Eldest

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Eldest
Head of a dragon staring at the viewer He has spikes on his curved neck and antlers-like projections over his eyes.
Cover of USA first edition, featuring the red dragon Thorn
Author Christopher Paolini
Illustrator John Jude Palencar
Cover artist John Jude Palencar
Country United States
Language English
Series Inheritance Cycle
Genre Fantasy
Publisher Alfred A. Knopf
Publication date
August 23, 2005
Media type Print (Hardcover and Paperback) and audio-CD
Pages 668 pp (hardcover edition)
ISBN ISBN 0-375-82670-X (hardcover edition)
OCLC 58919923
[Fic] 22
LC Class PZ7.P19535 El 2005
Preceded by Eragon
Followed by Brisingr

Eldest is the second book in the Inheritance Cycle by Christopher Paolini and the sequel to Eragon. Eldest was first published in hardcover on August 23, 2005, and was released in paperback in September 2006.[1] Eldest has been released in an audiobook format,[2] and as an ebook.[3] Like Eragon, Eldest became a New York Times bestseller.[3] A deluxe edition of Eldest was released on September 26, 2006, including new information and art by both the illustrator and the author.[4] Other editions of Eldest are translated into different languages.[5][6]

Eldest begins following several important events in Eragon. The story is the continued adventures of Eragon and his dragon Saphira, centering around their journey to the realm of the Elves in order to further Eragon's training as a Dragon Rider. Other plots in the story focus on Roran, Eragon's cousin, who leads the inhabitants of Carvahall to Surda to join the Varden, and Nasuada as she takes on her father's role as leader of the Varden. Eldest ends at the Battle of the Burning Plains, where Eragon faces a new Dragon Rider, Murtagh, and a new dragon, Thorn.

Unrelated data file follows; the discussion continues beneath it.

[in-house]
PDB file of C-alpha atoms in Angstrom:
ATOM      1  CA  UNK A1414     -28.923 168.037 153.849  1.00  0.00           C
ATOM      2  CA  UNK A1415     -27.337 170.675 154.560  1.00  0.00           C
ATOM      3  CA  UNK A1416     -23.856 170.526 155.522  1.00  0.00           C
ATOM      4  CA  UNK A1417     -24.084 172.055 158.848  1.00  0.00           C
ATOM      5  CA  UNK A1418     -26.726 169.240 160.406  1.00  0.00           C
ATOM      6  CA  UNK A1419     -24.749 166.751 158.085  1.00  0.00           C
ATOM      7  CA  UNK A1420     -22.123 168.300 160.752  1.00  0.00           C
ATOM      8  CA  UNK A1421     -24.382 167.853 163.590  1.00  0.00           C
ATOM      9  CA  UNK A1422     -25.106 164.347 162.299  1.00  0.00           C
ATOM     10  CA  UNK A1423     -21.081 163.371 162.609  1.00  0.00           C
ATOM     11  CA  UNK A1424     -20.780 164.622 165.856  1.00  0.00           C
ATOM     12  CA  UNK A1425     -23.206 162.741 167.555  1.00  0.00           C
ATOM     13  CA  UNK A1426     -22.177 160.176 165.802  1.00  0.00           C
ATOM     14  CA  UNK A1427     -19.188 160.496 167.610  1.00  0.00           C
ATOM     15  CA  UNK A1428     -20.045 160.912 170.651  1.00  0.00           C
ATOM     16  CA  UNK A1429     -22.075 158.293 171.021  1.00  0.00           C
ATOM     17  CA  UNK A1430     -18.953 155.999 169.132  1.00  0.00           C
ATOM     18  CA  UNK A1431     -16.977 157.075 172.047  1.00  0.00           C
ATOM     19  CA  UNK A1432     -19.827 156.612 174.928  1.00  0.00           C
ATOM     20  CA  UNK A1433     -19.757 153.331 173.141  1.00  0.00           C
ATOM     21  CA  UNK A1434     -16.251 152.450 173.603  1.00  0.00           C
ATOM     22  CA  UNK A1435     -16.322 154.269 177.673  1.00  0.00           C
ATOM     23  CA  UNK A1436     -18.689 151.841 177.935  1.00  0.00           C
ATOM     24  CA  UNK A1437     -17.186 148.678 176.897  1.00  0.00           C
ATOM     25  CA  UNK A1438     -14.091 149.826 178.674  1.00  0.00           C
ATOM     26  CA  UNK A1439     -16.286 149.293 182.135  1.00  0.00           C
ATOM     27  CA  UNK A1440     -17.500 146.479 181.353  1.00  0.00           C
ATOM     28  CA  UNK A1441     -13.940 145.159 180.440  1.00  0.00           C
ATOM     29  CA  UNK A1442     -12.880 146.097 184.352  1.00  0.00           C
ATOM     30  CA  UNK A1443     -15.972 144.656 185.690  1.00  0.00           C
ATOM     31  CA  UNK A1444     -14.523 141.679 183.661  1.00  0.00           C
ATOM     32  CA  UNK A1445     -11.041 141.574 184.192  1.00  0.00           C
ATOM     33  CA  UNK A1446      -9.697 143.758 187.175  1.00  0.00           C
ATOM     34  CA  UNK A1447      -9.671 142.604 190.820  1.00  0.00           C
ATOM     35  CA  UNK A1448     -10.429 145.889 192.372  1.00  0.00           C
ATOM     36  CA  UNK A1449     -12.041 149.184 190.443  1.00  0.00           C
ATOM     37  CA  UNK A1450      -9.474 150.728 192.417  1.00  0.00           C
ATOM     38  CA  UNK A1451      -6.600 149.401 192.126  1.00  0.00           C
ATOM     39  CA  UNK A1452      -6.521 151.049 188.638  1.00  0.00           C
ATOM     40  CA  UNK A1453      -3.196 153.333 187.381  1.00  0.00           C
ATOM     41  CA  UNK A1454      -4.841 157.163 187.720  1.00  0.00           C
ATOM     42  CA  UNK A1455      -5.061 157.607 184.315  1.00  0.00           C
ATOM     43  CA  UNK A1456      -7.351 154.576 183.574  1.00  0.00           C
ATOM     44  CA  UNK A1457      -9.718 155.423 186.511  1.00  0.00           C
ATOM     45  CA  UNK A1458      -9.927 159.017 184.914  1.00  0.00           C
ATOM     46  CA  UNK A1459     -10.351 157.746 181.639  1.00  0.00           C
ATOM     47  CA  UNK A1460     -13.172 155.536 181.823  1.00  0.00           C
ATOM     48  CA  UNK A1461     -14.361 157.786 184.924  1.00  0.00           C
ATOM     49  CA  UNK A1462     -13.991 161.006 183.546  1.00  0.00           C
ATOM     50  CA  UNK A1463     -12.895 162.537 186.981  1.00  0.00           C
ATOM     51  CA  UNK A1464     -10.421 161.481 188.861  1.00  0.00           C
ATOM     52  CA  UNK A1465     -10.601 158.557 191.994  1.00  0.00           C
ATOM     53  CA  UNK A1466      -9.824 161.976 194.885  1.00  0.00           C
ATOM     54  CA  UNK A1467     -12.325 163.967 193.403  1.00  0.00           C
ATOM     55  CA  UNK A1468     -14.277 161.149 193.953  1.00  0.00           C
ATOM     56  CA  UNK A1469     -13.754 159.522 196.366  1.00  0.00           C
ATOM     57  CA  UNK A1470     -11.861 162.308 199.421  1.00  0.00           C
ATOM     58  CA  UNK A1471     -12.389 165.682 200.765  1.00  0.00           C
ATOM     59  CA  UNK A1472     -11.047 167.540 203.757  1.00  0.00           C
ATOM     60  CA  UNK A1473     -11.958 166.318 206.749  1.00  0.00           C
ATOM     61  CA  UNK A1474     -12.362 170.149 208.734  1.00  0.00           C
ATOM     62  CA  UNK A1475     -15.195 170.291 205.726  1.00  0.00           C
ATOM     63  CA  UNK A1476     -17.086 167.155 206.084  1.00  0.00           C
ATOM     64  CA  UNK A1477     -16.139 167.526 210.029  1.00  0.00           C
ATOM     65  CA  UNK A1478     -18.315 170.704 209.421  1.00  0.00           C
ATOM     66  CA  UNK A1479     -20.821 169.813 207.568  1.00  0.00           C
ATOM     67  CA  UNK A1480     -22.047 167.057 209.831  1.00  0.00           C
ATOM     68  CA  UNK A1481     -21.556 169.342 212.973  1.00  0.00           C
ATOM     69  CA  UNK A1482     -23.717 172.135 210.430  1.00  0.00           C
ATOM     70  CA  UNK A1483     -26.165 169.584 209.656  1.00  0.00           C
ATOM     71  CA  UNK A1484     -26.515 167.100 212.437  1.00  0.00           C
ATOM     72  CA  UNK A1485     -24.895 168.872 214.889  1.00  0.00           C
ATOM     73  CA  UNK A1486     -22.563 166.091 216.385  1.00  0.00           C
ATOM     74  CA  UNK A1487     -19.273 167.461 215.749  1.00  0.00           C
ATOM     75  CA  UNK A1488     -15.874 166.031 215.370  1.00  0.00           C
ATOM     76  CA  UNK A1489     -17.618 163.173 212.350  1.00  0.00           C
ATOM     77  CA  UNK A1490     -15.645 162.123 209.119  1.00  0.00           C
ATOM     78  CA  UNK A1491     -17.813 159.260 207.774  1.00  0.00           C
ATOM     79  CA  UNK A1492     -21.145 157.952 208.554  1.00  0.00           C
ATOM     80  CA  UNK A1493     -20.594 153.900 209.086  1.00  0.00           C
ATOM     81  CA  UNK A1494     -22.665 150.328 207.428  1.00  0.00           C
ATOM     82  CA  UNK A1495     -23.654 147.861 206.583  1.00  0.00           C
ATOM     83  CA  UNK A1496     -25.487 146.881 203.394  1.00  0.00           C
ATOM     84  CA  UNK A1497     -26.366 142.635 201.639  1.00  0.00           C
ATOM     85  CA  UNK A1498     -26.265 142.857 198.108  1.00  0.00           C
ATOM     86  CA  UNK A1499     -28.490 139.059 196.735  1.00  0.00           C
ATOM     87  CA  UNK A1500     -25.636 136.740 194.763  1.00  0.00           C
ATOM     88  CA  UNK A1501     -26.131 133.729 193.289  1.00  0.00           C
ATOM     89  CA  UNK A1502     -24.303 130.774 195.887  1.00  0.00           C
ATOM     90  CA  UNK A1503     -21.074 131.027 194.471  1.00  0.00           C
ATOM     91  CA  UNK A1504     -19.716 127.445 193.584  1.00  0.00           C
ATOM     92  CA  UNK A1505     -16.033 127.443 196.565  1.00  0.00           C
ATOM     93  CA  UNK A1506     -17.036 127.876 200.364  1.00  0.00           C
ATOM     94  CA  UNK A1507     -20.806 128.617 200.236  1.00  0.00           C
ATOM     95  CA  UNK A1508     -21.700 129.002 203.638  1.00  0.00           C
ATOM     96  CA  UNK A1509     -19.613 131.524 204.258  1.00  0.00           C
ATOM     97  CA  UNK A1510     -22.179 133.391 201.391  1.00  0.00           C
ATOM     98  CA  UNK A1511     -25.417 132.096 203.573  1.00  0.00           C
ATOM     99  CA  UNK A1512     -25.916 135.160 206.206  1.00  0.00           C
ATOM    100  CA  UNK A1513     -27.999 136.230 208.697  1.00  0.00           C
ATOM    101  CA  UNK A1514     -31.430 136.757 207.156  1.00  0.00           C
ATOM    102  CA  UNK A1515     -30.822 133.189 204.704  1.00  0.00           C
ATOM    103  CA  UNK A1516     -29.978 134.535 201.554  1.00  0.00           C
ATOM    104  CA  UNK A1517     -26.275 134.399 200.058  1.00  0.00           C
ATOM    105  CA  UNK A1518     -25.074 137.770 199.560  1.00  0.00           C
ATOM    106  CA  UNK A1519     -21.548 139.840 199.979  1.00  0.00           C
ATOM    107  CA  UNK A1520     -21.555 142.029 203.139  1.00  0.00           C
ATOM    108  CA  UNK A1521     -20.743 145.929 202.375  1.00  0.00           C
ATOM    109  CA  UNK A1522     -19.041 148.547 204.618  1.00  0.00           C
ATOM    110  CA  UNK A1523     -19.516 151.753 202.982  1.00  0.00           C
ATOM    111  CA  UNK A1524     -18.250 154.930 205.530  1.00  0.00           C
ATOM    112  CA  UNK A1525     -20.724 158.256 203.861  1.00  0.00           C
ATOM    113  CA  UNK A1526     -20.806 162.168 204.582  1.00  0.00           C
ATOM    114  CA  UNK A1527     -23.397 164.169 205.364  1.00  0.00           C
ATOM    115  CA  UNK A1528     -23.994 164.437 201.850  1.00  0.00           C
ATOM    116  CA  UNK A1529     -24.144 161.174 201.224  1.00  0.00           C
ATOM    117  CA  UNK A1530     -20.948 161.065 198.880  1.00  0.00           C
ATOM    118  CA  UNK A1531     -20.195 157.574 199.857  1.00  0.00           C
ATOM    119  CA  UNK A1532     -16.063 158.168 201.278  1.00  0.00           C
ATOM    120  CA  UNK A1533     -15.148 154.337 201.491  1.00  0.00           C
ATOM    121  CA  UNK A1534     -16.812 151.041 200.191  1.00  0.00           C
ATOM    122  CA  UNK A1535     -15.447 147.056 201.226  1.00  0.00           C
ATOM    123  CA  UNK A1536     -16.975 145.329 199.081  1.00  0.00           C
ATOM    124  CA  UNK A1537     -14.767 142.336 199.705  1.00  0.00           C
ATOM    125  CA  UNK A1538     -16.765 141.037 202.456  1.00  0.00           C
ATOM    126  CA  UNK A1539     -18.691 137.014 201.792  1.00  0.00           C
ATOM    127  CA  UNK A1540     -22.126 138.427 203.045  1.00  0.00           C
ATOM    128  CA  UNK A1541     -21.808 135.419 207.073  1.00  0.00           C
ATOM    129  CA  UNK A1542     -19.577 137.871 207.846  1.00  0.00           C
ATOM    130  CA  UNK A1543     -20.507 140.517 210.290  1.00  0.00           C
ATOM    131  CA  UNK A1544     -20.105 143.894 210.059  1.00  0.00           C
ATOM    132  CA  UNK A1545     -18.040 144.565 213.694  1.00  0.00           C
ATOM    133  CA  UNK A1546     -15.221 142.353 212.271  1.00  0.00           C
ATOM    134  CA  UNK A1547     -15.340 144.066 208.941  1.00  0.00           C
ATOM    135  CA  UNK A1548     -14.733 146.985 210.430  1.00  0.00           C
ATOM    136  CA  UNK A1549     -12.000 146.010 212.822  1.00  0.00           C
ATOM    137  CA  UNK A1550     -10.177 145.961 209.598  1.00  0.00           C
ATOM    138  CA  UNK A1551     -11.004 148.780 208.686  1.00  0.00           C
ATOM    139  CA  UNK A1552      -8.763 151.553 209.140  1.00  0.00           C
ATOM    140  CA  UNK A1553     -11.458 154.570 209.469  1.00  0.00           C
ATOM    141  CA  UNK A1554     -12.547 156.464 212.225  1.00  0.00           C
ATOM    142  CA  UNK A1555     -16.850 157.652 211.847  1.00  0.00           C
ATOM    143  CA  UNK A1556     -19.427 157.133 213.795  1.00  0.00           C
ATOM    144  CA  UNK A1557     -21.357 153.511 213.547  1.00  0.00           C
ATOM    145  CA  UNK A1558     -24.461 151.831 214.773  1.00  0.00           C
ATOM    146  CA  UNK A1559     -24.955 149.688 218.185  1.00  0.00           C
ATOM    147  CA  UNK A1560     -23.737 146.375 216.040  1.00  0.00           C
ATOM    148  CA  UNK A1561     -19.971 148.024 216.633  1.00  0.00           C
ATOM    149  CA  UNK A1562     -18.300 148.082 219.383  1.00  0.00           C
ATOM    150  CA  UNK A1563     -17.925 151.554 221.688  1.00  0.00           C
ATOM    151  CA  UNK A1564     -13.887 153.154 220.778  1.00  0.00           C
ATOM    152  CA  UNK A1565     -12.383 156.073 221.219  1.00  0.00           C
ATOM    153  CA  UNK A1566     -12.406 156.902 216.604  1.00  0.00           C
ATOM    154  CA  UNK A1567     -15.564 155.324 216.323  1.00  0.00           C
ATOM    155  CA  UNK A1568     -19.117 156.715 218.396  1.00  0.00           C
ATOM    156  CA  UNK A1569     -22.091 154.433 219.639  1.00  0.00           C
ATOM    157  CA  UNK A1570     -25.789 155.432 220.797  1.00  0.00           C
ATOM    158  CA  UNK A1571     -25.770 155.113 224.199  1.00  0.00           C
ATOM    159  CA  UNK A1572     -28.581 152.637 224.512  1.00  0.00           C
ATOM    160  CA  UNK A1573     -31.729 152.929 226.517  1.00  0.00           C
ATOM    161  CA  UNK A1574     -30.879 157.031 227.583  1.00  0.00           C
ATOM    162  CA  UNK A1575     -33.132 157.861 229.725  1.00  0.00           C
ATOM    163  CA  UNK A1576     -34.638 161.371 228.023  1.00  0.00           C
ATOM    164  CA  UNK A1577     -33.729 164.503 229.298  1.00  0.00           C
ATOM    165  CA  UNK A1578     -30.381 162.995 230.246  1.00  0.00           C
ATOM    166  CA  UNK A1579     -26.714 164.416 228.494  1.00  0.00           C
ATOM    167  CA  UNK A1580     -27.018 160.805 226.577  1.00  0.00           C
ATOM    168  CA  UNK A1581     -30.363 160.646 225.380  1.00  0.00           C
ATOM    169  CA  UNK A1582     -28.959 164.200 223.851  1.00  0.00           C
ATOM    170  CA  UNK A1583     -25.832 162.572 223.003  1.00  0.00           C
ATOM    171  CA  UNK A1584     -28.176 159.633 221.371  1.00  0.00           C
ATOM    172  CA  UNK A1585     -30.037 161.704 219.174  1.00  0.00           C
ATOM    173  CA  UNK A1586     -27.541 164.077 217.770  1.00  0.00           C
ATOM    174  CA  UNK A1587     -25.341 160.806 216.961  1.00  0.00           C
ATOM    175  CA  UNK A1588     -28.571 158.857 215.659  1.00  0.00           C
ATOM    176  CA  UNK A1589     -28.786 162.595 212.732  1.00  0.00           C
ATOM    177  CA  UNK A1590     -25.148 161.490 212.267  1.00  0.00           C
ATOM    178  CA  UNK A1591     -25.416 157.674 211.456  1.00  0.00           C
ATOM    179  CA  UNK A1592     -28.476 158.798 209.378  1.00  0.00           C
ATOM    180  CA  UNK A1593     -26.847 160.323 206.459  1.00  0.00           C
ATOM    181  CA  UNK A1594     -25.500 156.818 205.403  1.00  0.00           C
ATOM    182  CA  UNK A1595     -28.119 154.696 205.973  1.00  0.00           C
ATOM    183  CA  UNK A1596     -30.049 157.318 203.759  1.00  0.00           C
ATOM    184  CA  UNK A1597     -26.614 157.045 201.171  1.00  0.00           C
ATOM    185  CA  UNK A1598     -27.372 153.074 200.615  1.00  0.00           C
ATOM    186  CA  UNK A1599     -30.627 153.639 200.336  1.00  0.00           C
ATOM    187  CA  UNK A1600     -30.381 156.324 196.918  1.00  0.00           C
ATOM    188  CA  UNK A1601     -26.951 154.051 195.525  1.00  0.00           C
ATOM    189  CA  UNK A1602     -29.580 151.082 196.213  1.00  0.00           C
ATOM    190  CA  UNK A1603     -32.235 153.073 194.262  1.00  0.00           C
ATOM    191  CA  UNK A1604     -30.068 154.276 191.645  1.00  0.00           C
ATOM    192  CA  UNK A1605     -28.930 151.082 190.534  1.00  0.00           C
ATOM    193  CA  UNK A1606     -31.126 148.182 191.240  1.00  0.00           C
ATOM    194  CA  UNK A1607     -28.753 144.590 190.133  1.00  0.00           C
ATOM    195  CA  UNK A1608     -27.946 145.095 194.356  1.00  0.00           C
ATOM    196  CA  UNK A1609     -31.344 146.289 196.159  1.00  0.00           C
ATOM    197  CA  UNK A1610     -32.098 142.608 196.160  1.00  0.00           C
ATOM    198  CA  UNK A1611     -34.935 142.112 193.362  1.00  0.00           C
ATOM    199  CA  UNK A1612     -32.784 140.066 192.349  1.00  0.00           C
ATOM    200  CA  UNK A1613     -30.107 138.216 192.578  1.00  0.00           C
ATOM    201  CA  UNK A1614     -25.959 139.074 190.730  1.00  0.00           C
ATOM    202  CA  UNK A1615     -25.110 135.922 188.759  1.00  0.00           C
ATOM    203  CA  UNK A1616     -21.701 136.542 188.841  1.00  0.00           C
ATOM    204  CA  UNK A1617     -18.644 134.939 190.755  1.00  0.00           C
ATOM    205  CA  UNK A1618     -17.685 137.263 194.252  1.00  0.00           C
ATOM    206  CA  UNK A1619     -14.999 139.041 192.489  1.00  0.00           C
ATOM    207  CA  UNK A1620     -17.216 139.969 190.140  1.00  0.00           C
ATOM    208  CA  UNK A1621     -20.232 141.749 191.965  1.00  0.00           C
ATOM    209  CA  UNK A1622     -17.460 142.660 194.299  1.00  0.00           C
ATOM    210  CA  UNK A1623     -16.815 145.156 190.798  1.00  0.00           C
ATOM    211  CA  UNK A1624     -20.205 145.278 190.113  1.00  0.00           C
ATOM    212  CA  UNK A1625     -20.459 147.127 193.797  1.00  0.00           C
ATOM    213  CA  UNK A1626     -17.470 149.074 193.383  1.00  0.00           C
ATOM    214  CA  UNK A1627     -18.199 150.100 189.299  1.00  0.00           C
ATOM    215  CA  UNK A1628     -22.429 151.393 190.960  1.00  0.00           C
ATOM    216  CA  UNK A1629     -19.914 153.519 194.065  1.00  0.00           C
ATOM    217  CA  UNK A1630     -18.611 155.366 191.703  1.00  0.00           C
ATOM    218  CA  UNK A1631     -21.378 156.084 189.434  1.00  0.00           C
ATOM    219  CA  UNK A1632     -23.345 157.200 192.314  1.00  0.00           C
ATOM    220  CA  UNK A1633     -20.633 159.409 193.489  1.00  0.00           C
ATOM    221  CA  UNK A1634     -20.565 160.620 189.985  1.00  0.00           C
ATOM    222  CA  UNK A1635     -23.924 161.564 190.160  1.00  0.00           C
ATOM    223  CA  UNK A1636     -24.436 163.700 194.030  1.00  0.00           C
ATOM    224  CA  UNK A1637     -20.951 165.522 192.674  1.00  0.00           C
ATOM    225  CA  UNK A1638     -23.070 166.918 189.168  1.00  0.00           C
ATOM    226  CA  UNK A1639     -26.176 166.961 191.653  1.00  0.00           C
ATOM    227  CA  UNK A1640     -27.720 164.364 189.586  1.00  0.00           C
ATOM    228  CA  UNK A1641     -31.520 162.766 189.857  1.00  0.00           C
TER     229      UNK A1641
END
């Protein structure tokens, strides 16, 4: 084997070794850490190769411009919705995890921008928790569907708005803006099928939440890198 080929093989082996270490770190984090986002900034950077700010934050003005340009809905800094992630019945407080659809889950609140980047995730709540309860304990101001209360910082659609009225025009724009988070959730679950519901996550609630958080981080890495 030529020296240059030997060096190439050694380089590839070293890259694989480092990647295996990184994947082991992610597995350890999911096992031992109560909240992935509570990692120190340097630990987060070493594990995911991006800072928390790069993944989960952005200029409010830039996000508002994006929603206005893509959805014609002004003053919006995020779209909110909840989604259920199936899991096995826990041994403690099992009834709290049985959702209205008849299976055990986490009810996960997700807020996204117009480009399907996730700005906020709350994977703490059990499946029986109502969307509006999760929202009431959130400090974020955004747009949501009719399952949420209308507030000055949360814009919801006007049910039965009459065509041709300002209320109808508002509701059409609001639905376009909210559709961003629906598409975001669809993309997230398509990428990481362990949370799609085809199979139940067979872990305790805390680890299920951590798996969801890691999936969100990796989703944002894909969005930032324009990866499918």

Reviews pointed out the similarities between Eldest and other works such as The Lord of the Rings,[7] while praising the themes of the book, such as friendship and honor.[8] Several of these reviews commented on the style and genre of Eldest,[9] while others considered the possibility of a film adaptation similar to the first film.[10]

Plot synopsis[edit]

Setting[edit]

Eldest begins three days after the events of the preceding novel, Eragon, in the dwarf city of Tronjheim, inside of a hollowed mountain named Farthen Dûr. Farthen Dûr is in the southeastern part of Alagaësia, the fictional continent where the Inheritance Cycle takes place. Throughout the novel, the protagonists travel to many different places: Ellesméra, the elven capital city located in the forest Du Weldenvarden, on the northern portion of Alagaësia; Carvahall, a small town located on the northwestern part of Alagaësia in Palancar Valley; and Aberon, the capital of Surda, located in the southern portion of Alagaësia. And also known as mardki